• 'LDAP' port open
  • 'LDAP SSL' port open

If your LDAP configuration listens on publicly accessible ports, then your data in transmit may be at risk. You can configure Lightweight Directory Access Protocol over SSL (LDAPS) to add SSL encryption over port [.rt-script]636[.rt-script]. LDAPS is sometimes replaced by StartTLS, which provides both encrypted and unencrypted communications via the same port, but StartTLS connections can be vulnerable to downgrade attacks.

All directory and authentication protocols should be secured with a virtual private network (VPN) or similar solution to prevent internet-based scanning and injection attacks. An LDAP injection attack compromises the authentication process by sending malicious code through a web application in order to access sensitive information in an LDAP directory. If your LDAP directory is accessible via the public internet or your server does not validate client requests, then a hacker could retrieve and leak sensitive data or escalate user privileges without proper authorization.

To prevent data breaches and cyberattacks against your LDAP directories, ensure you have taken proactive cybersecurity measures to protect your server.

How to Prevent LDAP Exposure

Protecting your LDAP server with proactive security configuration can help you prevent attacks and information leaks.

If your organization is facing port exposure, you can prevent internet-based attacks by securing all directory protocols with network security options like a VPN. Close the internet-facing ports so that sensitive data cannot be passed to or from the LDAP server without authentication. Limit users with access control so that only verified users can access sensitive data using specified authentication methods. Strong authentication mechanisms require input validation to ensure that user input is both accurate and sanitized.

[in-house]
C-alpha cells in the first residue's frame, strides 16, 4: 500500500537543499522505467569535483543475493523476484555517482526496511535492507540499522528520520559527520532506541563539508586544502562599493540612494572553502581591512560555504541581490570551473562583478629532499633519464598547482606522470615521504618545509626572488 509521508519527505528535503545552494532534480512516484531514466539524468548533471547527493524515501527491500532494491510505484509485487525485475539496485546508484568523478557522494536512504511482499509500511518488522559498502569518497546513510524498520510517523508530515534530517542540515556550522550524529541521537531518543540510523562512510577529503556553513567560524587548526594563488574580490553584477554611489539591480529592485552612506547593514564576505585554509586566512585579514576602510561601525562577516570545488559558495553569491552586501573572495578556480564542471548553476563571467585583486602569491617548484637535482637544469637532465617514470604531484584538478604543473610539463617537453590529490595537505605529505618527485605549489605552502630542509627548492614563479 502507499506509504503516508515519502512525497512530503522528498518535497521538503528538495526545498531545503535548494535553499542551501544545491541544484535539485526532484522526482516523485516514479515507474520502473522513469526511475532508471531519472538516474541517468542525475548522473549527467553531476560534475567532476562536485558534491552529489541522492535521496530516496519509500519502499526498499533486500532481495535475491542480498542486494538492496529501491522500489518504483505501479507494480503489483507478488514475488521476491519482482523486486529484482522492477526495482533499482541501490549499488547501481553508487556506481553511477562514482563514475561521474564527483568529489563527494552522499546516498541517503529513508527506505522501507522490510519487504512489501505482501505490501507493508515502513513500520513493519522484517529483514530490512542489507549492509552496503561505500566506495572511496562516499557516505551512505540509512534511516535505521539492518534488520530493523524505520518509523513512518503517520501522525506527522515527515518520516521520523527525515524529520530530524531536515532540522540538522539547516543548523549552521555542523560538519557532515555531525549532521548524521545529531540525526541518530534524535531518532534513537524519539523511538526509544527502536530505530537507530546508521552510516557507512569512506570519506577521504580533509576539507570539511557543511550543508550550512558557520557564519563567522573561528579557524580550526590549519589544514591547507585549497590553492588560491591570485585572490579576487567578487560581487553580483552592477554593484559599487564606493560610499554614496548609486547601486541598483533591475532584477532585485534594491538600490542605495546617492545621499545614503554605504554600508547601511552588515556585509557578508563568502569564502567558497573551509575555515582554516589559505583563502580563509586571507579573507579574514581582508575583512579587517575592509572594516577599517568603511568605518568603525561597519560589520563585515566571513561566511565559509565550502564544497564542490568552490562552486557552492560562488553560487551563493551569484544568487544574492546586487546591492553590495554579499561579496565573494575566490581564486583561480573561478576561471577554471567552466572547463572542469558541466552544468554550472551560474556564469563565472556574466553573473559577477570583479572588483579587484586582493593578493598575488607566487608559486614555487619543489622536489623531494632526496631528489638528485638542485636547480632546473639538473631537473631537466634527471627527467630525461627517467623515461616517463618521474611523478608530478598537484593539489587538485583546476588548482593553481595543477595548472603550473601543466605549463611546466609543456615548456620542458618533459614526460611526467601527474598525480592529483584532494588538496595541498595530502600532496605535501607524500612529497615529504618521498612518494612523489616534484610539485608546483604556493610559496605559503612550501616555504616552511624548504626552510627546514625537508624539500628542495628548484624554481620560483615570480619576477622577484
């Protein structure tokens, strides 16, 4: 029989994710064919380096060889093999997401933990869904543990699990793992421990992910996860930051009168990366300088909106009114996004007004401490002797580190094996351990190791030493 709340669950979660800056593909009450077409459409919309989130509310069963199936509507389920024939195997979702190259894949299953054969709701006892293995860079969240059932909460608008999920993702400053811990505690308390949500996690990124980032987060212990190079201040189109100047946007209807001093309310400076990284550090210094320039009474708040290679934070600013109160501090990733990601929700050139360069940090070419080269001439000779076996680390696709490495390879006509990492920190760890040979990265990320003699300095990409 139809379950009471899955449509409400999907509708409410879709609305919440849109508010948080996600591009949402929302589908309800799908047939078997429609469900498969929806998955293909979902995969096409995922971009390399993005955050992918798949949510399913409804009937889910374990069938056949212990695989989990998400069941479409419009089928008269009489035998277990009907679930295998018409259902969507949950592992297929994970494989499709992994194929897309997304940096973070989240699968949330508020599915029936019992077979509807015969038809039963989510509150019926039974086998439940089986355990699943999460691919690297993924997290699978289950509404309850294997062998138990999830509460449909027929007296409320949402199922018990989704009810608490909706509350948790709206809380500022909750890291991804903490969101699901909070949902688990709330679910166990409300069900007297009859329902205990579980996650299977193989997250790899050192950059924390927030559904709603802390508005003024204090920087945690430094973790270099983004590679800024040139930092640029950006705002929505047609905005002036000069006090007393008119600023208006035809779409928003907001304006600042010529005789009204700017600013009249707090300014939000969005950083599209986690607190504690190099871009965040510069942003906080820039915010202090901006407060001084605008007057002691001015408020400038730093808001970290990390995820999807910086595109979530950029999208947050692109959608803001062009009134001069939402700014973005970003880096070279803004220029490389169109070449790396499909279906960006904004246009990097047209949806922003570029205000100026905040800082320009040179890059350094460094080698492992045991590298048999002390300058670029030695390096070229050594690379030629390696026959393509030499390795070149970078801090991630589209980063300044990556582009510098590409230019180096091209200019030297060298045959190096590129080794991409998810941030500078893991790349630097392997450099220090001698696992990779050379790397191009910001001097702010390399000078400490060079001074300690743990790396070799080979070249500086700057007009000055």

If access must be maintained for the public internet, set up SSL/TLS encryption and require a cryptographic hash to avoid plaintext passwords. Because LDAPv2 supports simple password-based authentication, migrate to LDAPv3 to use the Simple Authentication and Security Layer (SASL) framework and additional features that are currently unavailable with the previous versions, such as certificate authentication, internalization, schema discovery, and extensibility.

Maintain a strong firewall, and consider whether a web application firewall (WAF) will aid your organization in protecting HTTP traffic.

Determine your auditing cadence and set up logging to monitor network traffic. As needed, review connections to assess client requests and audit LDAP queries.

How UpGuard Can Help

UpGuard BreachSight helps you understand the risks impacting your external security posture. With our user-friendly platform, you can view your organization’s cybersecurity at a glance and communicate internally about risks, vulnerabilities, or current security incidents.

To learn more about your particular domain's practices in relation to these LDAP port findings, access your Risk Profile in BreachSight to search for each finding by name.